The primary electoral capitulation Leo made was to bring to completion the Fifth Lateran Council, which his predecessor had convened in 1512. Lateran V began in opposition to a rival council in Pisa, which was convoked under the leadership of nine dissident cardinals and supported by French royalty and clergy. Julius designated it a conciliabalum, or “pseudo-council,” and under pressure called a council of his own in Rome. There were numerous goals for the Lateran council, including the healing of the Pisan schism, eradication of heresy, pacification of Christian princes at odds with Rome, preparation of a crusade, and the general reform of Christendom, specifically that of the papacy, cardinals, and curia. In March 1514, Leo published a bull, Supernae dispositionis arbitrio, addressing the reform of the curia, but never sought to enforce its measures. He carried the council through to its end on March 16, 1517.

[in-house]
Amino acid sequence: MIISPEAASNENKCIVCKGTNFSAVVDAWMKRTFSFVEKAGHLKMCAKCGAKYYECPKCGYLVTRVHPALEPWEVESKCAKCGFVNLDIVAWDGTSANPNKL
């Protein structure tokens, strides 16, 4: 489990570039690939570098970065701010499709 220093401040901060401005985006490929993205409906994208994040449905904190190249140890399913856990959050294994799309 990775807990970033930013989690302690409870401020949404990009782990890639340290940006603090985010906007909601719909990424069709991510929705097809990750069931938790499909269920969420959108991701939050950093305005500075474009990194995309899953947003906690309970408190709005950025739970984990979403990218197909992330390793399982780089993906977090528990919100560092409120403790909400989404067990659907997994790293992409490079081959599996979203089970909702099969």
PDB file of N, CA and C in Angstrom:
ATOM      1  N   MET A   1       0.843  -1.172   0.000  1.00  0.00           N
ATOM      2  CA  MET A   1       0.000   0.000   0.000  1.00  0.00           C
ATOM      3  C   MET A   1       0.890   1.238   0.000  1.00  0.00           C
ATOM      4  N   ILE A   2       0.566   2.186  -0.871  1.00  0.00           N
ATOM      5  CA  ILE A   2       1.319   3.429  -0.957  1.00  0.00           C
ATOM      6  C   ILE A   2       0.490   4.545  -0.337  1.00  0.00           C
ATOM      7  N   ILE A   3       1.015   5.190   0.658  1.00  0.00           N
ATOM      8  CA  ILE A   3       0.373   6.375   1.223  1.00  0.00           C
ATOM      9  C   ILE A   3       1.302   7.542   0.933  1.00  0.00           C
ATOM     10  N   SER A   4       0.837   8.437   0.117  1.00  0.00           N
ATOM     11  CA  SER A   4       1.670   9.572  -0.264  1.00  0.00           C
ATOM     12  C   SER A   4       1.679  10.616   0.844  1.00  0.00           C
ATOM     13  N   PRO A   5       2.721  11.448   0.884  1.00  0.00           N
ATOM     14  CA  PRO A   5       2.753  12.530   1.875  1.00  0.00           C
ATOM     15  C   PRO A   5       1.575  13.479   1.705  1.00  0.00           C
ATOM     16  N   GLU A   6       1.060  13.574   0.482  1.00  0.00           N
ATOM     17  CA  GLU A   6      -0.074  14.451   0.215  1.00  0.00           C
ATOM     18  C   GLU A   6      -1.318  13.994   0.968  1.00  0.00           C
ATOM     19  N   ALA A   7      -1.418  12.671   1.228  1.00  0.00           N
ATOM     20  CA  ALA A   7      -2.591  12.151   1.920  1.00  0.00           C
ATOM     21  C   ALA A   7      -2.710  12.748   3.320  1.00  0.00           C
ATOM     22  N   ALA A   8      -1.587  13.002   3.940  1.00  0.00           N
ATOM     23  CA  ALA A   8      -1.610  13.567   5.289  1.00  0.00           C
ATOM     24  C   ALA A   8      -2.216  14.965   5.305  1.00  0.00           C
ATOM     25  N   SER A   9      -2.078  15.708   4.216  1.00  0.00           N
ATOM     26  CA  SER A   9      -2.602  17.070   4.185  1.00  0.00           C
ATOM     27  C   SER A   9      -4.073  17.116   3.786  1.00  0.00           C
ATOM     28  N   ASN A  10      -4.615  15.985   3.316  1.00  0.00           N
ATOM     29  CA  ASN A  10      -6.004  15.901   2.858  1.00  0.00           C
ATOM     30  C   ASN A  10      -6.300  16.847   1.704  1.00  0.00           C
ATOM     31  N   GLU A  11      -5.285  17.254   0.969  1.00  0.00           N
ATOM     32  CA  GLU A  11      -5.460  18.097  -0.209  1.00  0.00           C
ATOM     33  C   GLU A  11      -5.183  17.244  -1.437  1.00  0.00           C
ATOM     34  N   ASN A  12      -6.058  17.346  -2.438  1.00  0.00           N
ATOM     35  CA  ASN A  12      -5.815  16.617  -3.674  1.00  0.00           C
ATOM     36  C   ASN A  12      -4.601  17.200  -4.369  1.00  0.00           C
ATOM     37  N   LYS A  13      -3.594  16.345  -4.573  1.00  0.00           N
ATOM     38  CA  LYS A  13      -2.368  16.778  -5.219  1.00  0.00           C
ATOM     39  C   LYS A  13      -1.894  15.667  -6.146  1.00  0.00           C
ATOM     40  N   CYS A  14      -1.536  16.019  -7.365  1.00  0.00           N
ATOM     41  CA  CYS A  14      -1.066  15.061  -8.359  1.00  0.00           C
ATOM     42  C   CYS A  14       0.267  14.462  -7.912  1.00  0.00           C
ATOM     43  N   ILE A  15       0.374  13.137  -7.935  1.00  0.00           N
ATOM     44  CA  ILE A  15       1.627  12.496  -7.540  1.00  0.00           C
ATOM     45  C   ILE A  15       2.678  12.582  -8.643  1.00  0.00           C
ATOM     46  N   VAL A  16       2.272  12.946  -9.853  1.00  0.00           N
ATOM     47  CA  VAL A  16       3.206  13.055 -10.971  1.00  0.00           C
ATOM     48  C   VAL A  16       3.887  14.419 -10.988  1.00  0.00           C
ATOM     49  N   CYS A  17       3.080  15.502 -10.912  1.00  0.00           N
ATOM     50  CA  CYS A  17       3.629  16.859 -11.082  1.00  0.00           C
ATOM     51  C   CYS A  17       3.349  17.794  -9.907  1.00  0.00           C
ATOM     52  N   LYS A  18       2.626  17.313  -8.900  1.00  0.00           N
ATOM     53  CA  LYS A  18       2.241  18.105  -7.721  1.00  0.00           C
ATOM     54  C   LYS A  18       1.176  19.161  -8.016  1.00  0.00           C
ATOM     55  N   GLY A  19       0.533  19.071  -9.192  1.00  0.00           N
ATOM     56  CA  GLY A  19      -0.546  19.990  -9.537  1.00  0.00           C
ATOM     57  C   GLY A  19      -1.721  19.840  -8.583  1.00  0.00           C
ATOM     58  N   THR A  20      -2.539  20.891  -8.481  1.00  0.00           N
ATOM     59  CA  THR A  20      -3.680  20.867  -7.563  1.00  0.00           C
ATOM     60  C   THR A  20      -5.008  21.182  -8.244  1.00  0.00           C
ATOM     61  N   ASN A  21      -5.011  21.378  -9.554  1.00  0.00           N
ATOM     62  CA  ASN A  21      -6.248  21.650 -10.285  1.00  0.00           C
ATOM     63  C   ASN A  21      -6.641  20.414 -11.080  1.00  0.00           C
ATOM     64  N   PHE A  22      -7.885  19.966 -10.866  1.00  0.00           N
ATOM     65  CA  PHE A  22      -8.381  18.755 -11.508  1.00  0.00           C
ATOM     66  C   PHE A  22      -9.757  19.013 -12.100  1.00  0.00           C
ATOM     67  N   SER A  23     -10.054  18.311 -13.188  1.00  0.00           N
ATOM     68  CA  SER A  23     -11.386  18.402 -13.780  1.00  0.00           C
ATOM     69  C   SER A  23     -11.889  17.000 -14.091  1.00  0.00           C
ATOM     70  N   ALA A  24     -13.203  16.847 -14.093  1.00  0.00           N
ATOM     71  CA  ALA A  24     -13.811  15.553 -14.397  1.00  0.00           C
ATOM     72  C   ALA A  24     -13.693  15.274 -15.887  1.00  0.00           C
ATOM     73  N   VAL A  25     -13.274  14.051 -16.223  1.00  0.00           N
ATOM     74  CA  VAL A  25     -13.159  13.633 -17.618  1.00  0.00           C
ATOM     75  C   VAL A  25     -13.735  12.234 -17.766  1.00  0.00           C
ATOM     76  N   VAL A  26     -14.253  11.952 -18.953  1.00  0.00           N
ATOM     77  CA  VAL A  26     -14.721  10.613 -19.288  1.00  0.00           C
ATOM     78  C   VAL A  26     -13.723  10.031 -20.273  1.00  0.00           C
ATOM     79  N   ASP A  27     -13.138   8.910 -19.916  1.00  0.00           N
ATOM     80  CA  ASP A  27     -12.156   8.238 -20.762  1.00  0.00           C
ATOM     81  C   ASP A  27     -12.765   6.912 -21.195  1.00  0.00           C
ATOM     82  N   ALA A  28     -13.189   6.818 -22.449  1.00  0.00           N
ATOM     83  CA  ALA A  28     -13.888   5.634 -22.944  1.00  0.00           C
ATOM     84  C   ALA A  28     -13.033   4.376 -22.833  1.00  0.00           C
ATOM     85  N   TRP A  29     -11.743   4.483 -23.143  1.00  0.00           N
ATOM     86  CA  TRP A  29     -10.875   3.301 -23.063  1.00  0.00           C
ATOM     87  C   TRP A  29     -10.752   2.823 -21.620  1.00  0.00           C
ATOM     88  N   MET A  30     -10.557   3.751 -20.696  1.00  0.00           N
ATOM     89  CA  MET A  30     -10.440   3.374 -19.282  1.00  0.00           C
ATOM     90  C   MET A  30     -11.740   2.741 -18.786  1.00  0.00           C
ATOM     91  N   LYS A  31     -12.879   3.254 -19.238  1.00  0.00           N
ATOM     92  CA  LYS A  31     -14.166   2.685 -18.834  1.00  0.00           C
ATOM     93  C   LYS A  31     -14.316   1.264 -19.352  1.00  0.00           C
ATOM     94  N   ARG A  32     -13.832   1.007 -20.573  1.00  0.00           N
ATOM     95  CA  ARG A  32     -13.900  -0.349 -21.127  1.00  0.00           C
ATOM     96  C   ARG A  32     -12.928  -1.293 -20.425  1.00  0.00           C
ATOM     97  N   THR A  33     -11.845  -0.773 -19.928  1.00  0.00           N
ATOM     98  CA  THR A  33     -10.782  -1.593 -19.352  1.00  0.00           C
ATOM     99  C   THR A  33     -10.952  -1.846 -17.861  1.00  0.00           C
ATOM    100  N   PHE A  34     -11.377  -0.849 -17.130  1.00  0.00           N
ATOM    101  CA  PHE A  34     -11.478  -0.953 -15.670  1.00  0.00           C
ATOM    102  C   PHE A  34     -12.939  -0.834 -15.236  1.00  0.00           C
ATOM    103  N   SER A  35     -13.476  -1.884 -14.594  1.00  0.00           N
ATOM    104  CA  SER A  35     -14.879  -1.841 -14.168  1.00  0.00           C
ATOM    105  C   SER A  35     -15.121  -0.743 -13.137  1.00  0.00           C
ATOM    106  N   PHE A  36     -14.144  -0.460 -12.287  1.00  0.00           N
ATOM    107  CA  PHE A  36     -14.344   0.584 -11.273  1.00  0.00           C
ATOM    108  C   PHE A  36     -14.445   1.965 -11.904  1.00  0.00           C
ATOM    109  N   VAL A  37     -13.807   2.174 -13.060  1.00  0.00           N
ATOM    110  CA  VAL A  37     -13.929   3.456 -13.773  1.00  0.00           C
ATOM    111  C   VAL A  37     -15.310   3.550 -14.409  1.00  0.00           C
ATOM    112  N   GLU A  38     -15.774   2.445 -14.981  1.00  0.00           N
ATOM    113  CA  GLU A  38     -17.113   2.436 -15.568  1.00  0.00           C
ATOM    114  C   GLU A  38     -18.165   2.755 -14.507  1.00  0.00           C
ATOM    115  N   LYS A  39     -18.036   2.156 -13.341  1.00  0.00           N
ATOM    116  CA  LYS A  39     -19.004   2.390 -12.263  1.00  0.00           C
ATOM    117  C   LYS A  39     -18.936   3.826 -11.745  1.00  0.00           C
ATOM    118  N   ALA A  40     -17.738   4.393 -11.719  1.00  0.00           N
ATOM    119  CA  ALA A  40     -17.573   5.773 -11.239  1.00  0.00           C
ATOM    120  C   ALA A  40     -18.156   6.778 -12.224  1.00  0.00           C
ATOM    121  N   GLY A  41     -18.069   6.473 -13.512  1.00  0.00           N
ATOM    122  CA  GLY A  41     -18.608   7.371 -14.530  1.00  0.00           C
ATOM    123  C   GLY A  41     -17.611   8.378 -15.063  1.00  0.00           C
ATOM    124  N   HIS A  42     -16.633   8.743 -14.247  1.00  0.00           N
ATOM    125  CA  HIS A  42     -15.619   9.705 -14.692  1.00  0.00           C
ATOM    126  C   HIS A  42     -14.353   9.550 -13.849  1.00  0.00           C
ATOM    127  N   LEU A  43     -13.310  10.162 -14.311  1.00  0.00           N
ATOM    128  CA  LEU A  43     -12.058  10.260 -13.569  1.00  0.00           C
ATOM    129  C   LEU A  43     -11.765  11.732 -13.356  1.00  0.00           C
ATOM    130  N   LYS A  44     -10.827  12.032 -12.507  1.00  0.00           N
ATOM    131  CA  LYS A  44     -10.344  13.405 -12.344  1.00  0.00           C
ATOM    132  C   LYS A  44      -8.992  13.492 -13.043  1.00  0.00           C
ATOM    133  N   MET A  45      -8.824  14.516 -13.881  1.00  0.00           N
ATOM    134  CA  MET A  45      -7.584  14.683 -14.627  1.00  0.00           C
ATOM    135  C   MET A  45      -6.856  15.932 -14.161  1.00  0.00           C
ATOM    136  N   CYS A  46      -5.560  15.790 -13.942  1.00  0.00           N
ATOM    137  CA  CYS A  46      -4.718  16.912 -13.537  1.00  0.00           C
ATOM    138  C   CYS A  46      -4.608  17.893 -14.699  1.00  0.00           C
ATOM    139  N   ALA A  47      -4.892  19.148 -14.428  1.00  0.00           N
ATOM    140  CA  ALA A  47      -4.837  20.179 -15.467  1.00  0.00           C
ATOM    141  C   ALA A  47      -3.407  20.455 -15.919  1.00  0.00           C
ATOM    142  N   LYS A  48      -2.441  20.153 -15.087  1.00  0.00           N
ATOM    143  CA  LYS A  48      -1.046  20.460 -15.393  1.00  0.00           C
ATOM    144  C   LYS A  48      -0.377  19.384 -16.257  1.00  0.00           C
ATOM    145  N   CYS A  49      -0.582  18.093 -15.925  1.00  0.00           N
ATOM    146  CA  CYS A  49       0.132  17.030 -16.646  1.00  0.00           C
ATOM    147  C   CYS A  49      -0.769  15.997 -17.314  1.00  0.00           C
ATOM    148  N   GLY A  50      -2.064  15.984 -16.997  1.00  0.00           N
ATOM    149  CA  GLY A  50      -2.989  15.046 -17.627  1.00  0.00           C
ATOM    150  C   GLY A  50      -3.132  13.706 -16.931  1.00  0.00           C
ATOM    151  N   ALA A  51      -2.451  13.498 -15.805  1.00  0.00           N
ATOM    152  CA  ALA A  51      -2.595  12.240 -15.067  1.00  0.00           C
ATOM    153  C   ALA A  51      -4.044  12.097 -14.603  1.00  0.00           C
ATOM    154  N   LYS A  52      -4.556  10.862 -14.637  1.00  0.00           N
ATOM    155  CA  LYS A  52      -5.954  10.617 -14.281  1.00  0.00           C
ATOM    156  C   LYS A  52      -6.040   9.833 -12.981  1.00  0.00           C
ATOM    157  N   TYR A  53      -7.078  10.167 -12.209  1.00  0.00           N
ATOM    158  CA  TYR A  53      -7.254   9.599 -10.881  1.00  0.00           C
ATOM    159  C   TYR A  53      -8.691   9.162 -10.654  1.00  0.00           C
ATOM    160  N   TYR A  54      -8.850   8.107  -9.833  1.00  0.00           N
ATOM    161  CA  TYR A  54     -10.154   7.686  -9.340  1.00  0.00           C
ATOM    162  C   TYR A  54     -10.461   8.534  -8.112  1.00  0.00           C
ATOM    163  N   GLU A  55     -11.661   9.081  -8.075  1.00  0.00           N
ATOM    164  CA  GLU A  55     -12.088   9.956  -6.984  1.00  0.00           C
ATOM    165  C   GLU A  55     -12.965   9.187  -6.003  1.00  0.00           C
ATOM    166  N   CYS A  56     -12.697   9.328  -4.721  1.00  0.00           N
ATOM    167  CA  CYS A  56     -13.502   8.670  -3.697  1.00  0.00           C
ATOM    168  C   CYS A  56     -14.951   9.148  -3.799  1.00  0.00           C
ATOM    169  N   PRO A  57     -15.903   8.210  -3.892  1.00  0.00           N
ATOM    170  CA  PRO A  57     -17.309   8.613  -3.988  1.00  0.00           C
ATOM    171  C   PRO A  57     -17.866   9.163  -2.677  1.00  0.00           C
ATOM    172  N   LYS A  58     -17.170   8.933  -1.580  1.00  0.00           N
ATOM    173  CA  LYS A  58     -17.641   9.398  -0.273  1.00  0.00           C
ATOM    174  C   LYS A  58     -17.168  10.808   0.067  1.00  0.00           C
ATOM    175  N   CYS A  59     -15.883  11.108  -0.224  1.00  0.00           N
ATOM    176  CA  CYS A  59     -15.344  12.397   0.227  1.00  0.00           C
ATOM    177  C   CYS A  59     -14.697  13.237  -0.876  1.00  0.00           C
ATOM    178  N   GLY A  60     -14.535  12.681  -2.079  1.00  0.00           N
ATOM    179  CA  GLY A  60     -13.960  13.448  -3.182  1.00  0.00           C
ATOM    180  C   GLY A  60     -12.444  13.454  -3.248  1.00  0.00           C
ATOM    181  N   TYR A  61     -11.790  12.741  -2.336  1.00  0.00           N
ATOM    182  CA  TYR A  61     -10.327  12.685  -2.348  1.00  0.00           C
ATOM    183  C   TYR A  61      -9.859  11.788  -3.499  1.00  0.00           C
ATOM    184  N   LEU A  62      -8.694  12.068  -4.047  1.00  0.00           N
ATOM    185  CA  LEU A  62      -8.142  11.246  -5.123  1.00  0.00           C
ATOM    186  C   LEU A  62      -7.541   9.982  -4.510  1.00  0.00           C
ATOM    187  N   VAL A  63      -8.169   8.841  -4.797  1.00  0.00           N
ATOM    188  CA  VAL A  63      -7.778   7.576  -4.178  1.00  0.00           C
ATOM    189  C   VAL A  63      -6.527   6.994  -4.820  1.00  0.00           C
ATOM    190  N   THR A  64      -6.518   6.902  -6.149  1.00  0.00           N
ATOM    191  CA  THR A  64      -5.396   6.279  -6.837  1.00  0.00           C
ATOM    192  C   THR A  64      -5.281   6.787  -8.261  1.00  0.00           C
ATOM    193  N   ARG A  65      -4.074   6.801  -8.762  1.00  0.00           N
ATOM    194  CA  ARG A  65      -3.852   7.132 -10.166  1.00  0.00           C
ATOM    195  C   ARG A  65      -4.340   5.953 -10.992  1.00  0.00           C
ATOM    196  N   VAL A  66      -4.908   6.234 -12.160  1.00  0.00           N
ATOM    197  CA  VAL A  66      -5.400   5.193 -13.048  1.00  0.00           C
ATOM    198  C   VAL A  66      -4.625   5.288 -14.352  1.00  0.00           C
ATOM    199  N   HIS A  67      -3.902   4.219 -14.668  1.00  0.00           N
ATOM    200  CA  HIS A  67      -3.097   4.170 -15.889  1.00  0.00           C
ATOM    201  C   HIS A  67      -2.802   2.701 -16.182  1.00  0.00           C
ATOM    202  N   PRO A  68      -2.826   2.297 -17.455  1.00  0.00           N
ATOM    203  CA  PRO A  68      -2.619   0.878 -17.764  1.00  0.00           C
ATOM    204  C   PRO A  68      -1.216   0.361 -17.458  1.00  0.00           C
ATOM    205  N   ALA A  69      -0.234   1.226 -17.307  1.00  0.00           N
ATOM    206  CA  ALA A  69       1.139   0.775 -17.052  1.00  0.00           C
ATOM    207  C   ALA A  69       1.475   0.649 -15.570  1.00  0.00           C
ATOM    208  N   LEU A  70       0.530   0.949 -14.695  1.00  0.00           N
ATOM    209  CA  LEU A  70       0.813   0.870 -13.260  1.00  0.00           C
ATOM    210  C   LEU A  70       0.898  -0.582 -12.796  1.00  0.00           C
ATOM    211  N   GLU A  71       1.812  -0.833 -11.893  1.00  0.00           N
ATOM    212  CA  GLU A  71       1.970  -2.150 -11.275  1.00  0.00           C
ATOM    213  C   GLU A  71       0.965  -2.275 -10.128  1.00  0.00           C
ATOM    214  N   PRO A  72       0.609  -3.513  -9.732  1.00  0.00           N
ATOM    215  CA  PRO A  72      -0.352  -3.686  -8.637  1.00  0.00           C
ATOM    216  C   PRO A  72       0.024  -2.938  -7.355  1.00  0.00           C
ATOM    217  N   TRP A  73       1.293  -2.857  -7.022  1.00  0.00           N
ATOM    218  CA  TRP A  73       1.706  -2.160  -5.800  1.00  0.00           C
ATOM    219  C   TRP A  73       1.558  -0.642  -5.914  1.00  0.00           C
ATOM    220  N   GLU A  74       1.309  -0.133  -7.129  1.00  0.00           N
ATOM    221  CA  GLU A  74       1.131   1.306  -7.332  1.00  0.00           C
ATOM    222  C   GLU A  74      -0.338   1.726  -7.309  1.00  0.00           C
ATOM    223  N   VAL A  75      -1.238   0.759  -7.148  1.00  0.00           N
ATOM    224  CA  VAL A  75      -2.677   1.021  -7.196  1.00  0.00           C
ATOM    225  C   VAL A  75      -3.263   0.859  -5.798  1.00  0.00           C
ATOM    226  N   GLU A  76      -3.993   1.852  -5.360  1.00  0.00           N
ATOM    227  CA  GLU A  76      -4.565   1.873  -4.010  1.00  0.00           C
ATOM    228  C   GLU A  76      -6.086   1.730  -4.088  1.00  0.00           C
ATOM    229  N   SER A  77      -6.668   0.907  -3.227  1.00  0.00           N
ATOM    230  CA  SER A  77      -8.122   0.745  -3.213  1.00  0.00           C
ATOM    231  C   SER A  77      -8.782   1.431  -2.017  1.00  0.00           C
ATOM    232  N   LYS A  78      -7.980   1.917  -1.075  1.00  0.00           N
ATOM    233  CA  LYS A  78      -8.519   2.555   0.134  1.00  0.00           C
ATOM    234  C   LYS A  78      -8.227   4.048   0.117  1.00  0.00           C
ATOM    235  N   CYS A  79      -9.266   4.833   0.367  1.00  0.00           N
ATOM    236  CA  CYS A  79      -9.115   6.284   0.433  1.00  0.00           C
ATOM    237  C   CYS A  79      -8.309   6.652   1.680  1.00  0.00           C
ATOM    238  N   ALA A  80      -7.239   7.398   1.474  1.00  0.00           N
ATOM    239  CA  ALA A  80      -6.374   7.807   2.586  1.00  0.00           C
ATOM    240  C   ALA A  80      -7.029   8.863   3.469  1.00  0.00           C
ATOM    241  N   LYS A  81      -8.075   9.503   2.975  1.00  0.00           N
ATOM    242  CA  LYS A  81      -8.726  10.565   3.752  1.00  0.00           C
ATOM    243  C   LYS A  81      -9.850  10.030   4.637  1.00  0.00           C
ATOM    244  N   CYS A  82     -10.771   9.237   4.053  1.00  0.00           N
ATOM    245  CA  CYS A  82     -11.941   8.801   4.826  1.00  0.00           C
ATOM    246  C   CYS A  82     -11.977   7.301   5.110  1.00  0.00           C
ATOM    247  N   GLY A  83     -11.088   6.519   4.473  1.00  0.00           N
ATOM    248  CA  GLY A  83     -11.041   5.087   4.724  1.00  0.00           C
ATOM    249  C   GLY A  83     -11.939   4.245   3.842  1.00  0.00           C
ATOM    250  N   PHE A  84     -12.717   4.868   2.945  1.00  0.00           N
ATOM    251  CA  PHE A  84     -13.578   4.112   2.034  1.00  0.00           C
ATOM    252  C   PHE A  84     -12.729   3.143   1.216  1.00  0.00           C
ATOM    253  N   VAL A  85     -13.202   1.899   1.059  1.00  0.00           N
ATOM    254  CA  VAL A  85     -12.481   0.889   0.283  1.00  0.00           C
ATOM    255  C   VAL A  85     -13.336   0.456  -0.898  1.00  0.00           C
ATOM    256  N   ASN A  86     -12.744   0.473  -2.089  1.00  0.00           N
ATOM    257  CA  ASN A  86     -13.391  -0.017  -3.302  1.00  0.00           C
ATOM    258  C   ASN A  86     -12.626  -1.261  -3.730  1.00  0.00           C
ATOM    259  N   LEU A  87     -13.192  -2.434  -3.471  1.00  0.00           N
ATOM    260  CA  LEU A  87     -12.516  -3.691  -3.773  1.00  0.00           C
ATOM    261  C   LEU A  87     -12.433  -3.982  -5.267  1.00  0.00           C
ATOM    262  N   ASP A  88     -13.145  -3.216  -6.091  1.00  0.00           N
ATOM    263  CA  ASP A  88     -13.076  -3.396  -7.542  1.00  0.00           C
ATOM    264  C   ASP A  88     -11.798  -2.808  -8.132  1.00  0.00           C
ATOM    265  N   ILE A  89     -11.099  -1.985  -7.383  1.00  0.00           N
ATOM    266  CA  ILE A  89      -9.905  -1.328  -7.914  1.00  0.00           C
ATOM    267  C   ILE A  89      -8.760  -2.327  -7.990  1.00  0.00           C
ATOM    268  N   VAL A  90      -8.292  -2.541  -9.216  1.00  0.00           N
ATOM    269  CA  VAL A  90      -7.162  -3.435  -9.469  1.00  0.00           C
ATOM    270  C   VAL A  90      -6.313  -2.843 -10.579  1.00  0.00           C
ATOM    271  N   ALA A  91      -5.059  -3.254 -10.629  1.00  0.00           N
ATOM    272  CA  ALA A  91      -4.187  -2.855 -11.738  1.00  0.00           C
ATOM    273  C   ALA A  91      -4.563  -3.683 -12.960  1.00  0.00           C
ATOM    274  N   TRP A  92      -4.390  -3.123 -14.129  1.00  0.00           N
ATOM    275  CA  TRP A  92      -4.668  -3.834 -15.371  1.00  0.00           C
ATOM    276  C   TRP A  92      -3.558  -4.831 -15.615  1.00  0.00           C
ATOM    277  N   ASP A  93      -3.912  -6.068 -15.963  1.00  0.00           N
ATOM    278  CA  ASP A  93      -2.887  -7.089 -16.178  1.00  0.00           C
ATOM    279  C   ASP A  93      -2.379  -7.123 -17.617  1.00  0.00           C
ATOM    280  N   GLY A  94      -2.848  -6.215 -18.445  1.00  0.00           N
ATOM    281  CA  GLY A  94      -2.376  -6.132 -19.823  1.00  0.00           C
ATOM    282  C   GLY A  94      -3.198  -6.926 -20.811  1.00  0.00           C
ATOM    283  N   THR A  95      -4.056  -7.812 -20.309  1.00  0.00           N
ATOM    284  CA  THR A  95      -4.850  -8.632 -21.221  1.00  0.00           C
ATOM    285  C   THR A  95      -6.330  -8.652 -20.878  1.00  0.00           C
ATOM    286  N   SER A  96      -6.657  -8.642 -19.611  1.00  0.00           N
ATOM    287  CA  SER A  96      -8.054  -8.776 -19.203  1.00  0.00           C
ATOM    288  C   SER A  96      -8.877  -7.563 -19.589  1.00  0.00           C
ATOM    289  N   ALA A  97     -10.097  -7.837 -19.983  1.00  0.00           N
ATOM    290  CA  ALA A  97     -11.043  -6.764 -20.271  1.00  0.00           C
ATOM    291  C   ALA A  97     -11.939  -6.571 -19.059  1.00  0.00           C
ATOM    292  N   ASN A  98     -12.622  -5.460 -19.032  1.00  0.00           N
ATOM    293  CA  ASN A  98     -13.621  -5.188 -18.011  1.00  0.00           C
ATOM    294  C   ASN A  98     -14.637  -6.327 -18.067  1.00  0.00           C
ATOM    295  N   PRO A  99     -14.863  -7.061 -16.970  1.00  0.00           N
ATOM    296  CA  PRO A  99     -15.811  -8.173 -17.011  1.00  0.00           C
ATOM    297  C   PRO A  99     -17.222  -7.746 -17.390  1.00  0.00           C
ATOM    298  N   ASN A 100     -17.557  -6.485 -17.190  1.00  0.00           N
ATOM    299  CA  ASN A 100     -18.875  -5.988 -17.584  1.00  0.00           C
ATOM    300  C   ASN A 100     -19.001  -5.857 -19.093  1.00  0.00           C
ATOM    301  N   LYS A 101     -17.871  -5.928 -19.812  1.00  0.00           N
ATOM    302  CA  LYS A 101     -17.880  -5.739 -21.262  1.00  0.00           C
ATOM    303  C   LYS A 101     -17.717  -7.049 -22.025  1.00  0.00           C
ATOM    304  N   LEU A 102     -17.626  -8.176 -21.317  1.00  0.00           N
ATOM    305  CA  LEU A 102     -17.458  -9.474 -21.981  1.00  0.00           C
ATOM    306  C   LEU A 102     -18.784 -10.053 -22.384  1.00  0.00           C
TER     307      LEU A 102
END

One significant outcome of Lateran V brokered by Leo was the end to the Pragmatic Sanction of Bourges. A measure taken in 1438 at the height of the conciliar controversy to insure administrative and fiscal independence for the French church in exchange for its support of then-pope Eugenius IV against the Council of Basel, the Pragmatic Sanction had caused continual tensions between Rome and France. During the course of the council, Leo negotiated a plan that would give the French king the right to nominate all French bishops, abbots, and priors, while granting the pope the prerogative of naming all vacant French benefices in the curia as well as other French-related benefices. The new agreement was reached in the 1516 Concordat of Bologna, ratified by the council six months later with the bull Primitiva, and would remain in effect until the 1780 French Revolution.